Fall is coming, and for nearly half a million Arkansans, that means hunting season.
Joining the Natural State's hunting community is easy. All you need is a hunting license, a firearm or bow, and a place to go.
If you were were born after Jan. 1, 1969, you must pass a state-approved hunter education course. The course covers hunter safety, ethics, safe handling of firearms and archery equipment, and many other topics. You can take a traditional hunter education class in person or online. You can register for an online hunter education course at hunter-ed.com/arkansas.
Though my age exempts me from hunter education certification, I took the class anyway -- twice -- in two states because it is worthwhile.
Arkansas residents have a choice of two hunting licenses. The Resident Wildlife Conservation License costs $10.50 and entitles you to hunt squirrels, rabbits, quail, furbearers, and migratory birds such as doves, snipe and woodcocks. This license also entitles you to kill one deer. If you enjoy it, you can experience even more options with the Resident Sportsman's License. It costs $25 and entitles you to kill as many as six deer, as many as two wild turkeys, one black bear, one elk and one alligator. It also entitles you to hunt small game and migratory birds.
To hunt elk and alligators, you must apply for and be awarded a special permit through a computerized lottery.
If you hunt ducks and geese, you must also buy a resident duck stamp ($7) and a federal duck stamp ($25). You must also register for the Harvest Information Program, which is free. If you hunt on state-owned wildlife management areas, you will also need a free WMA general-use permit.
These are a lot of hoops, but hunters accept them as lifestyle requirements.
If you expect to hunt every year, you can bypass all of these annual fees by purchasing a Non-Expiring Resident Hunting and Fishing Sportsman's Permit. This $1,000 lifetime license covers everything, including additional fees to hunt on properties that the Arkansas Game and Fish Commission leases from private landowners, including Big Timber WMA, Casey Jones WMA, Cherokee WMA and Jack Mountain WMA. It also covers your application fees for controlled deer and turkey hunts on wildlife management areas. Though expensive, this license pays for itself over time and insulates you from hunting license fee increases.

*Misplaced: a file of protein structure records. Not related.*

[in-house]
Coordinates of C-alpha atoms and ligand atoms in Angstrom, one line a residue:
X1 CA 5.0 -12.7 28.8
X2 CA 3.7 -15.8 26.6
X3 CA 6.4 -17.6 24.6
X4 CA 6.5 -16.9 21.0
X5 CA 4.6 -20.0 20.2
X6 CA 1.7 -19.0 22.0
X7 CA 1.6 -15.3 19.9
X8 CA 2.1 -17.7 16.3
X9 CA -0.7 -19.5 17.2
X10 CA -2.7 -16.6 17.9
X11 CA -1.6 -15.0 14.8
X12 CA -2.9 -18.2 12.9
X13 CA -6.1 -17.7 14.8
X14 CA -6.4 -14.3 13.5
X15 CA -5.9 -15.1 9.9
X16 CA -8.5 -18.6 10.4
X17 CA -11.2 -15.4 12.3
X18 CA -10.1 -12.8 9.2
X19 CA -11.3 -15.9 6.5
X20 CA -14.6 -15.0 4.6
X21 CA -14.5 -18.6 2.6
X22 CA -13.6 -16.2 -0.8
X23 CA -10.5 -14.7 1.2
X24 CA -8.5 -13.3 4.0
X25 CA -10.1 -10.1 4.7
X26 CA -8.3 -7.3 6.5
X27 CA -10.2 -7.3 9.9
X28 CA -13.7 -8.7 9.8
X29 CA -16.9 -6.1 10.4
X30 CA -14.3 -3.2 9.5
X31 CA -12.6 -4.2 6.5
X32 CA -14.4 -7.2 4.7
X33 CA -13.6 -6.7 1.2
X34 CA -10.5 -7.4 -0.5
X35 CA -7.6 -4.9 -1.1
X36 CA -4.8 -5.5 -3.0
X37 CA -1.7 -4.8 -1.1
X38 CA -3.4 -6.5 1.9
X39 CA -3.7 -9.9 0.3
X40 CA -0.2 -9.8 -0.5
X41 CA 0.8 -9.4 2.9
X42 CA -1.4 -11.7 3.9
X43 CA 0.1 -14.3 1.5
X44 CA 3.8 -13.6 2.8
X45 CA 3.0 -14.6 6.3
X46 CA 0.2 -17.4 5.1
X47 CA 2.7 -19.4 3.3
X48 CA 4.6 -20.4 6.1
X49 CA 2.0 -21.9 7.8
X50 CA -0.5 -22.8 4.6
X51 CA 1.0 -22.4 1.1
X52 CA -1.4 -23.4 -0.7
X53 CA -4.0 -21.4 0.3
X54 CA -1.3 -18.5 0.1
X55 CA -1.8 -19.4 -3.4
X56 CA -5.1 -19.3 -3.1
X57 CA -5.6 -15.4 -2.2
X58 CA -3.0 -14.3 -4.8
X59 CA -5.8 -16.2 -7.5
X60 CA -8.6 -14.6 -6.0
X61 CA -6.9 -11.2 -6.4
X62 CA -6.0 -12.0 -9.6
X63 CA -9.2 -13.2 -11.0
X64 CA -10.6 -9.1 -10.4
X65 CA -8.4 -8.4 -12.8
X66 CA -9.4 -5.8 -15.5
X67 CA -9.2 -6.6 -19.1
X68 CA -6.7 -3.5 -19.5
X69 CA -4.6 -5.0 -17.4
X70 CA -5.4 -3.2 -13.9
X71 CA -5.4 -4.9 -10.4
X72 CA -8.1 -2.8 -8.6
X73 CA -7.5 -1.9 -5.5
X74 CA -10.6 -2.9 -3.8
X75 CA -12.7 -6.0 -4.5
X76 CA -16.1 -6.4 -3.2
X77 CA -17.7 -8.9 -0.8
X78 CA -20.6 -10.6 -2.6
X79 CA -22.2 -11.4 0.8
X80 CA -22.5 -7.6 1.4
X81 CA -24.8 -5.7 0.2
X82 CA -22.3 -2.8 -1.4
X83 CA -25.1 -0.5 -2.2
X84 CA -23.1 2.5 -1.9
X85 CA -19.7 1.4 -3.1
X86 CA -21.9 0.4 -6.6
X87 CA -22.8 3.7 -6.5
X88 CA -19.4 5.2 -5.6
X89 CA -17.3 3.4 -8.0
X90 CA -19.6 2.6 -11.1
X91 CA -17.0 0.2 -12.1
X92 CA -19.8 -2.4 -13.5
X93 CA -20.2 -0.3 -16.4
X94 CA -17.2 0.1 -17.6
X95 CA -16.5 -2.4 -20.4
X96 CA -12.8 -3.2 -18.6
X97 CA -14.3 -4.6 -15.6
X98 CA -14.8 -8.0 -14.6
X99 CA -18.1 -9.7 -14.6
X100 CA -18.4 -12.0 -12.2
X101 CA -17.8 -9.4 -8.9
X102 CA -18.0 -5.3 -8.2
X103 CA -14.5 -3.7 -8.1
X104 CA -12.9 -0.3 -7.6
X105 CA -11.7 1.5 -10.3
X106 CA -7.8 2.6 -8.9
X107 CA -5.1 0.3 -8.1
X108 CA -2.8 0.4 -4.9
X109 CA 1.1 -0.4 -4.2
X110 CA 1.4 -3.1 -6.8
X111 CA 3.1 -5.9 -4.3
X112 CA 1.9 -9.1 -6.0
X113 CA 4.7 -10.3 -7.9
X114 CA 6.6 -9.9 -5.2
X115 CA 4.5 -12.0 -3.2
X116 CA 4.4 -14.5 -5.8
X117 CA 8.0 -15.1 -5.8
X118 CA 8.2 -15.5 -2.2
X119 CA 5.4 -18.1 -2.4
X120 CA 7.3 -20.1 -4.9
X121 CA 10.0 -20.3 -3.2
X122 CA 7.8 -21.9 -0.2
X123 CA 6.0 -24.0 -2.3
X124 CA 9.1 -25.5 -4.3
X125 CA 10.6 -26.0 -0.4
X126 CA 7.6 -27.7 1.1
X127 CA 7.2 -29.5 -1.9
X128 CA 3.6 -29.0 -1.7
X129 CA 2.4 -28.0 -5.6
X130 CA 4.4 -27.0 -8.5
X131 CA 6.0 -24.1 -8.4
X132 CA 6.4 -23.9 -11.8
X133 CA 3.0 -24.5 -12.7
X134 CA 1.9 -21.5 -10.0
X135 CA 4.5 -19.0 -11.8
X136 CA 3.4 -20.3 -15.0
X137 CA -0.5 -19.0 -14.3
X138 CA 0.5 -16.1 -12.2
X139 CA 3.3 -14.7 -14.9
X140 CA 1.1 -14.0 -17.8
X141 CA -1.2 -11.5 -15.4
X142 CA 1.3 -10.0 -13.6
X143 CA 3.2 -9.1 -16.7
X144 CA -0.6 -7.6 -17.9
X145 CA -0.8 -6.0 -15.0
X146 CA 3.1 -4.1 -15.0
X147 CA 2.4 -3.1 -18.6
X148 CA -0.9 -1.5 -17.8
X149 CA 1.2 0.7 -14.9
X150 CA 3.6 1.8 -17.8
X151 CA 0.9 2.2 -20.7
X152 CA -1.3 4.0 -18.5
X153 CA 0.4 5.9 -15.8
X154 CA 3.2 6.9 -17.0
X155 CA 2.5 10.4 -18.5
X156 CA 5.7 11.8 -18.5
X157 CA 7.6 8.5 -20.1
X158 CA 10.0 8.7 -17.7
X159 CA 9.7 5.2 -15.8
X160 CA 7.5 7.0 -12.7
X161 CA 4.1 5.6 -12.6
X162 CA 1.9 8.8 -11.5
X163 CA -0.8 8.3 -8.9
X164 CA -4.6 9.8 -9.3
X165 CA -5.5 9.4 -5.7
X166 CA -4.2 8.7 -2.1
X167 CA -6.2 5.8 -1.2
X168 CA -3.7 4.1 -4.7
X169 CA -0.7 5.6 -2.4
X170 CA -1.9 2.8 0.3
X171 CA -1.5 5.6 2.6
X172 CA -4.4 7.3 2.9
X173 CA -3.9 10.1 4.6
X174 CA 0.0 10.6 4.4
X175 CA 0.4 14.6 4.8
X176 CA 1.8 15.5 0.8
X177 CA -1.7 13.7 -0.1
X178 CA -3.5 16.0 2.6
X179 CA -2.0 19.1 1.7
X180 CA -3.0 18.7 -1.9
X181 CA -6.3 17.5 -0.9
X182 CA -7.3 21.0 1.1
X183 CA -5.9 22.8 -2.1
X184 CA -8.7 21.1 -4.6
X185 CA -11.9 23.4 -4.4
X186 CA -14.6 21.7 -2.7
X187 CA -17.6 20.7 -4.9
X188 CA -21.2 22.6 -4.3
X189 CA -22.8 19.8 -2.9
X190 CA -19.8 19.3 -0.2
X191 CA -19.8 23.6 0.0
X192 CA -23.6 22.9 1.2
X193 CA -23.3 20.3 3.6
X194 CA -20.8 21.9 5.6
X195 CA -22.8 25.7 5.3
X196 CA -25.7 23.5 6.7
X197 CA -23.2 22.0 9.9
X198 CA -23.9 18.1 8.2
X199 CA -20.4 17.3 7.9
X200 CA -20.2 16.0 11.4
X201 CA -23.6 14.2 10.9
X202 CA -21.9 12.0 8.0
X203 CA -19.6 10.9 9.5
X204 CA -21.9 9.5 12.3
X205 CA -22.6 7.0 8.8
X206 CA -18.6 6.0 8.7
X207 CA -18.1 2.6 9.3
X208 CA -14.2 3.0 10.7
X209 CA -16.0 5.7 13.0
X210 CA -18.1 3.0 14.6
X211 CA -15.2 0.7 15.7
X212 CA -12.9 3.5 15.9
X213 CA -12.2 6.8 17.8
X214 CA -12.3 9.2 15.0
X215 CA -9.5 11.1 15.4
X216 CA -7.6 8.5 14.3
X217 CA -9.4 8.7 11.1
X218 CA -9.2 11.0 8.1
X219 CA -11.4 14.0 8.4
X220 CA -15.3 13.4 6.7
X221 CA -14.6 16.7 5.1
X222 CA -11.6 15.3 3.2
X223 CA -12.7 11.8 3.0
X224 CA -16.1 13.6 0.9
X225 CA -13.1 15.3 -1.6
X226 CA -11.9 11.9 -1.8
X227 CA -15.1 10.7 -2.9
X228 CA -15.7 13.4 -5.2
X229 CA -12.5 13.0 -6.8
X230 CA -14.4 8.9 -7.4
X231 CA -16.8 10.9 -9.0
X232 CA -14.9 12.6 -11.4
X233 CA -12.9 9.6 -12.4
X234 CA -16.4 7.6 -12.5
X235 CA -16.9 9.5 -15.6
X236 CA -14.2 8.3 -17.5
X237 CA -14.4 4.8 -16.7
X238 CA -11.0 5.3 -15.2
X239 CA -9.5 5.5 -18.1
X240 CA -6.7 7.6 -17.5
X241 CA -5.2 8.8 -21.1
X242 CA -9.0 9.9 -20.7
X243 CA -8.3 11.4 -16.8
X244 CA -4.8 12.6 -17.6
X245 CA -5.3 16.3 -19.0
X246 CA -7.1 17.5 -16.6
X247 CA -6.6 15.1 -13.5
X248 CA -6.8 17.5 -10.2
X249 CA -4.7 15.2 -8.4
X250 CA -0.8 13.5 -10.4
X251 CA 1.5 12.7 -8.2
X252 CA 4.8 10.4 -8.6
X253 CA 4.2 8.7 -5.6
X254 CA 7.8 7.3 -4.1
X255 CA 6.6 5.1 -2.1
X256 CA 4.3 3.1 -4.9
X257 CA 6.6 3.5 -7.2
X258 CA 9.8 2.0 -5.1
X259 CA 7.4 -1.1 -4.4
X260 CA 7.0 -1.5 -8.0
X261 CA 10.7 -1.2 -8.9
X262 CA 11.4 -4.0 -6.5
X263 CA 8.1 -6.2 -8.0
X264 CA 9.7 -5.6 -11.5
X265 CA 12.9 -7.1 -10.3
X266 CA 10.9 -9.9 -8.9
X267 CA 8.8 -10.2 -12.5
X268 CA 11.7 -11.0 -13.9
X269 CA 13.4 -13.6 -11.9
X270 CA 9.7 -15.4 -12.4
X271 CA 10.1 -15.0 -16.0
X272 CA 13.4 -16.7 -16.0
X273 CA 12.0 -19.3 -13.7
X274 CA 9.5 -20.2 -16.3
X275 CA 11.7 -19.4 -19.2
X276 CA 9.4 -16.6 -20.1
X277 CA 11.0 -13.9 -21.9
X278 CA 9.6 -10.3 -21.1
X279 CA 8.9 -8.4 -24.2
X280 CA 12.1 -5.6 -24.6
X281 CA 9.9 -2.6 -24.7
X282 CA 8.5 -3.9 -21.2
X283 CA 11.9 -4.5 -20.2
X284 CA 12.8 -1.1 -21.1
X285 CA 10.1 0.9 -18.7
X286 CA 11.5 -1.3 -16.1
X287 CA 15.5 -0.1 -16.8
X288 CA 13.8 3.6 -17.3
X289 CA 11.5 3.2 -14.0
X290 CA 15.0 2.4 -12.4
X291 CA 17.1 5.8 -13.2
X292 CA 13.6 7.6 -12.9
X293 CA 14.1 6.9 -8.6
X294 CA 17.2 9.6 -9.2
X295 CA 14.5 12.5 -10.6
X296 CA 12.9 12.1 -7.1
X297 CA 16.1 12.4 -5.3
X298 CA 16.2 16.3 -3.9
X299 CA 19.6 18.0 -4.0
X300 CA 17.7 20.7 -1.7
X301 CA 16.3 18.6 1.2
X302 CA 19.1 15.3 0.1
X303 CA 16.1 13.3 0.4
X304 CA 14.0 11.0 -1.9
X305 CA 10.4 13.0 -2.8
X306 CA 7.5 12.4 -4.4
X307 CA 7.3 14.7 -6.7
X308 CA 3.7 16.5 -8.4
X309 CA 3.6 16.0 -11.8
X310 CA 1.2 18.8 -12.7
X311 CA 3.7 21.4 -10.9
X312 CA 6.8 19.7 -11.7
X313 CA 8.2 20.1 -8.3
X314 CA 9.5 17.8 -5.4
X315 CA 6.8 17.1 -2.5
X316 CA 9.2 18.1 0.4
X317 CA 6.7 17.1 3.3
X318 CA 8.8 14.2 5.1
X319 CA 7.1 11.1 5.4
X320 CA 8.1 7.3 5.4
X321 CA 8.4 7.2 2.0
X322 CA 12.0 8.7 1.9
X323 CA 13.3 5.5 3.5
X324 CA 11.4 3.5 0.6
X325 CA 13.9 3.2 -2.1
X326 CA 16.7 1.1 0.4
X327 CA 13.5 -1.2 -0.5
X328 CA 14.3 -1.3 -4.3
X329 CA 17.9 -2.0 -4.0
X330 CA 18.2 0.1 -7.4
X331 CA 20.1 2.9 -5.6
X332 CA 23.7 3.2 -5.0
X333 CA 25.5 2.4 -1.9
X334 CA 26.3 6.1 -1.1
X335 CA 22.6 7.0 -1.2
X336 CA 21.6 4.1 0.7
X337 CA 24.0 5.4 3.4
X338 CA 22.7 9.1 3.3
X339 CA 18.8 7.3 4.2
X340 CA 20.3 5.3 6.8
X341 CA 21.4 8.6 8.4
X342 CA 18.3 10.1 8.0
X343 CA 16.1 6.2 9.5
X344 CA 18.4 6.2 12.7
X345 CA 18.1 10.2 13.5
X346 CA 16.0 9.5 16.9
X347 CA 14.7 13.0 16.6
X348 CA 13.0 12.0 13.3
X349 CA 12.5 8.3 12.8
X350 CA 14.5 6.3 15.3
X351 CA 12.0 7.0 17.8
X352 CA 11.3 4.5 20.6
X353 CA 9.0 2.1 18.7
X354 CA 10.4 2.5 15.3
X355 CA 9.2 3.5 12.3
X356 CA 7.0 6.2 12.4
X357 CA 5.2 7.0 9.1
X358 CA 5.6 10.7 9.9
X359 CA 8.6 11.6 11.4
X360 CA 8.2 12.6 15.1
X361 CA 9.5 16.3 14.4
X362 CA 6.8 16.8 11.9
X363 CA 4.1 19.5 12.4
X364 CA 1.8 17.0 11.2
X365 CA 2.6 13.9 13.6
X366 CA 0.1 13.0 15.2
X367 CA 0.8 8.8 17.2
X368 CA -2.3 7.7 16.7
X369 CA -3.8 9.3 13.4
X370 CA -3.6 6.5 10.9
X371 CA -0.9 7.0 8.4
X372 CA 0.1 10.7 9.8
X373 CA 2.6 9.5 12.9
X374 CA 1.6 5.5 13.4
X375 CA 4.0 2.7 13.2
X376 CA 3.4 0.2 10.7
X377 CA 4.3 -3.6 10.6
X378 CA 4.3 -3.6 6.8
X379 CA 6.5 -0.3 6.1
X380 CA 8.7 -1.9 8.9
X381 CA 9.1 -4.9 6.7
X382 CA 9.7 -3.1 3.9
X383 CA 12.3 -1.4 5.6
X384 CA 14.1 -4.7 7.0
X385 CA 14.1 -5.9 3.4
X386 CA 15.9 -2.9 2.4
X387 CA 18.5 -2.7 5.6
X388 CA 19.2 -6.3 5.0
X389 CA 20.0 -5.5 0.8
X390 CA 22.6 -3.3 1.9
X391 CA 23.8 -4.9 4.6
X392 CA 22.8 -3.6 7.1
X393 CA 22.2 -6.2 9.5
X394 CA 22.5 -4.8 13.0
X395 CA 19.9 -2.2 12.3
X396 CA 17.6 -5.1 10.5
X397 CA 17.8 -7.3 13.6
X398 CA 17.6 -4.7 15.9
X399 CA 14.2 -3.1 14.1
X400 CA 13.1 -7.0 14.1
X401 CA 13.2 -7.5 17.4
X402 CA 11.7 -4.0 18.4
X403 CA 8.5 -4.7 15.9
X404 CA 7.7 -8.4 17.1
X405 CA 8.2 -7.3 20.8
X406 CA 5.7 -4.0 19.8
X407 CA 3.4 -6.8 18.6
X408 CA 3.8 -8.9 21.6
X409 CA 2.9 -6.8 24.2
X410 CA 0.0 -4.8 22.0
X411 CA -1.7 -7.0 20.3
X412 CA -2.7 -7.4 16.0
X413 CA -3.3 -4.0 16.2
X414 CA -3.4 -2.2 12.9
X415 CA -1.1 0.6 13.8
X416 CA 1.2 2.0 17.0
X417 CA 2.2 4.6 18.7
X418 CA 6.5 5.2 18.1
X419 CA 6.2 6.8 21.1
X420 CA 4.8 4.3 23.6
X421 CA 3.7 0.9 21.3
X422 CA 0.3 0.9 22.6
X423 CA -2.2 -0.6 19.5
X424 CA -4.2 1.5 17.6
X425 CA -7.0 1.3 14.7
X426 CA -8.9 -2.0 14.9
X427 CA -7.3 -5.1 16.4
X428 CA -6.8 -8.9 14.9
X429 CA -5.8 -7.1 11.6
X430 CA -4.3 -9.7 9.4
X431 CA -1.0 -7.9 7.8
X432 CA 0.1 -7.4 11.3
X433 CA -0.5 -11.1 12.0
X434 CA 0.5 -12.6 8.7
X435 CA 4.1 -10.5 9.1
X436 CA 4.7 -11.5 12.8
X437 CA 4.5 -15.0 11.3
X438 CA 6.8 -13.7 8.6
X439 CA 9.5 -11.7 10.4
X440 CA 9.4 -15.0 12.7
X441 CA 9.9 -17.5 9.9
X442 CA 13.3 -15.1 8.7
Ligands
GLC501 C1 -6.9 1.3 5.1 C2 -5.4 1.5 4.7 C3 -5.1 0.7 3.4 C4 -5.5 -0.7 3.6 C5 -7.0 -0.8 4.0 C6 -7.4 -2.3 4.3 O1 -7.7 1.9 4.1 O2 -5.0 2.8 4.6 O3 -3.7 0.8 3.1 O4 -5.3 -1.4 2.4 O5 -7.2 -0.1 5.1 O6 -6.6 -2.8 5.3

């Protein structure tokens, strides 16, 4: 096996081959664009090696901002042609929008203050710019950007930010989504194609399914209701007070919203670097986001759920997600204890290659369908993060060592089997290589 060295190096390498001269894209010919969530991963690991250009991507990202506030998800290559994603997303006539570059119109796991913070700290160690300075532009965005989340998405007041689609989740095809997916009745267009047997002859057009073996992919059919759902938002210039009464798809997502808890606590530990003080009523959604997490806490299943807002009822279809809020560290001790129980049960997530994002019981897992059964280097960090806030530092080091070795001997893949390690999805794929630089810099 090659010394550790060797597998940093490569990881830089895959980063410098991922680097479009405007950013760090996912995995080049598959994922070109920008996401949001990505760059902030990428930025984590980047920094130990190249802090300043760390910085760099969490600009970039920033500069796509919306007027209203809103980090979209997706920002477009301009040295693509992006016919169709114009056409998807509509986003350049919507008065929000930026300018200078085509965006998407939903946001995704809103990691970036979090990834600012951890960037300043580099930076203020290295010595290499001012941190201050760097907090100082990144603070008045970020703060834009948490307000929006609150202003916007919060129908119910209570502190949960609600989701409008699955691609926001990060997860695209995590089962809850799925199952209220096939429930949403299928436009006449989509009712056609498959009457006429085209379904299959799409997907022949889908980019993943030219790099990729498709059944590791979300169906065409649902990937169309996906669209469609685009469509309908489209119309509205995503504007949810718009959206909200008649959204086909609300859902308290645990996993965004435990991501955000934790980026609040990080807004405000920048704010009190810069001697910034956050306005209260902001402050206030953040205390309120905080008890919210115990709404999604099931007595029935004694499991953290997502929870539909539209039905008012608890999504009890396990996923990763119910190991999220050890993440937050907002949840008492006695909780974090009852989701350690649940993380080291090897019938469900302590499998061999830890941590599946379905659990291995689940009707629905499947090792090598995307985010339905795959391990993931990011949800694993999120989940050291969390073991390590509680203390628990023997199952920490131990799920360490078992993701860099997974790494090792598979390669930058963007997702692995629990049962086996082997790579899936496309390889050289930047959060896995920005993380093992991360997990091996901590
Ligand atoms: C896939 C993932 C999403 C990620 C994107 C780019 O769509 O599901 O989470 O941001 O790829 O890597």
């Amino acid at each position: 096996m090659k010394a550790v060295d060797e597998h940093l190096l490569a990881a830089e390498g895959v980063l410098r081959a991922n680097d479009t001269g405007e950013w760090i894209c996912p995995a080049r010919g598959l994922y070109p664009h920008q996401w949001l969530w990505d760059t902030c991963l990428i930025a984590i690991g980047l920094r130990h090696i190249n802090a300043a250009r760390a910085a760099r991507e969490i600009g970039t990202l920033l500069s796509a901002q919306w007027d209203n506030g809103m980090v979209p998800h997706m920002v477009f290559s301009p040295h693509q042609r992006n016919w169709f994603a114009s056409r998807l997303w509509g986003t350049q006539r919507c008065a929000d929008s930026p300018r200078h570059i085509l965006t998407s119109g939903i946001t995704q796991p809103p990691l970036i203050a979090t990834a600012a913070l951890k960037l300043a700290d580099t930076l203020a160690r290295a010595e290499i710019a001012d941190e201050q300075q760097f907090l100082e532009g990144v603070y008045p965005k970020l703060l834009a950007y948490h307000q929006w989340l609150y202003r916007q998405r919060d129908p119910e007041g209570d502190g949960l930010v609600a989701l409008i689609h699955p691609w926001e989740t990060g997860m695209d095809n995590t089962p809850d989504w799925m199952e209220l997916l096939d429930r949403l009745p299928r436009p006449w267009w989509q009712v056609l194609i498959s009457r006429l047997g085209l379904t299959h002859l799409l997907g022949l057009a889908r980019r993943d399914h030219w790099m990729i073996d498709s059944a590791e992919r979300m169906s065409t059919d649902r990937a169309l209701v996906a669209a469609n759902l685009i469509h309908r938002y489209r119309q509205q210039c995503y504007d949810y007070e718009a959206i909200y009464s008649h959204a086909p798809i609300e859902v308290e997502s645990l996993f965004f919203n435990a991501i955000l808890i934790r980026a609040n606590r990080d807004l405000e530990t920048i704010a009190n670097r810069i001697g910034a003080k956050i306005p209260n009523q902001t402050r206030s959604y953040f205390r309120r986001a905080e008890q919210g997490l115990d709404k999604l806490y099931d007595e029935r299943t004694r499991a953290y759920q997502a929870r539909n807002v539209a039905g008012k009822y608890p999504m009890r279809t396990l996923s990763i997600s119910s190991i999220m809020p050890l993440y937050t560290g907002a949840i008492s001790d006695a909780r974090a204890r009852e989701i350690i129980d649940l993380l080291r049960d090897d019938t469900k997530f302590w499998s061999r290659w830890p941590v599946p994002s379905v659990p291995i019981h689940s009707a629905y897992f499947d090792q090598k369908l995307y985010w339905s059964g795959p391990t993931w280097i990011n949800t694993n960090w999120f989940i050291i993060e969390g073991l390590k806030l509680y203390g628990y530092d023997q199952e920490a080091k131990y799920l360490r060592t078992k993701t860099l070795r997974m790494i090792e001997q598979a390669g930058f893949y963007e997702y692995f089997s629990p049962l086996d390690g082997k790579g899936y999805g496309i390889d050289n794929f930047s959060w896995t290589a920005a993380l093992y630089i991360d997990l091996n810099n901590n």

With a vast array of state-owned wildlife management areas, federally-owned national forests, Corps of Engineers land and federal national wildlife refuges, Arkansas is great for public land hunting. All of these areas are open to small game hunting without additional fees or encumbrances, and you'll almost always have an area to yourself.
Squirrel season began on May 15 and runs through Feb. 28, 2021. It's one of the nation's longest continuous hunting seasons, and you can enjoy excellent hunting right now in the Winona District of the Ouachita National Forest between Paron and Perryville, and also in the Ozark National Forest north of Russellville and Clarksville.
Though world famous for duck hunting, Bayou Meto WMA and Dave Donaldson Black River WMA have excellent squirrel hunting, as does Madison County WMA near Huntsville, Galla Creek WMA near Russellville and White Rock Mountain WMA south of Fayetteville.
As you stalk the woods searching for squirrels, you will doubtless encounter whitetailed deer. If you want to hunt them, Arkansas has multiple deer seasons in which you may hunt with muzzleloading firearms and modern firearms. Archery deer season opens Sept. 25 and runs through Feb. 28.
Contrary to most hunting literature, you don't need fancy clothes with the latest camouflage patterns. Any pattern that breaks up your outline is sufficient. Military surplus garments are fine except for those with desert camo patterns, which are too light for woodland environments. Dark pants and a long-sleeve black T-shirt work fine, too.
Boots provide ankle support and protection from mud and water, but having been bitten by a rattlesnake, I strongly recommend snake boots, especially when hunting through early and mid-fall. Bad encounters with pit vipers are rare, but snake boots will greatly reduce the severity of an encounter. It is illegal to kill snakes in Arkansas unless a snake threatens your safety. Even if a snake takes a swipe at you, do not retaliate. Snakes are part of the ecosystem and fill an important niche in the fields and forests.
Finally, you'll need a weapon. A beginning hunter can get into the game with a modest ante. You can buy a single-shot, break-action shotgun for about $200, and a lot less in pawnshops. Rossi and others make convertible versions that come with a rifle barrel for deer and shotgun barrel for other game.
If you prefer a repeating shotgun, there is a vast selection of models available for about $500 or less, including the venerable Remington 870 pump-action. A 12-gauge model will enable you to hunt anything in Arkansas, including deer. You can use buckshot in a shotgun, or you can buy a special slug barrel that gives you the performance of a rifle.
For squirrels, you might prefer a .22-caliber rimfire rifle. Bolt-action and semi-automatic models are available from many manufacturers, including Marlin, Henry, Browning and Remington. A lot of old Winchesters are floating around, as well, and they are usually inexpensive.
Ultimately, you might want to try archery hunting. That is a subject for the Masters Hunting Series, which will follow the Beginner series.
Although hunting is generally considered a solitary pursuit, it is most fun in the company of friends. Buddies sometimes hunt together. Others split up and hunt separately, then share their hunts back at camp or back at the vehicle. Friendship and fellowship are the sweetest parts of a hunt, and hunting friendships are some of the strongest.
First installment in the Beginner Hunting Series.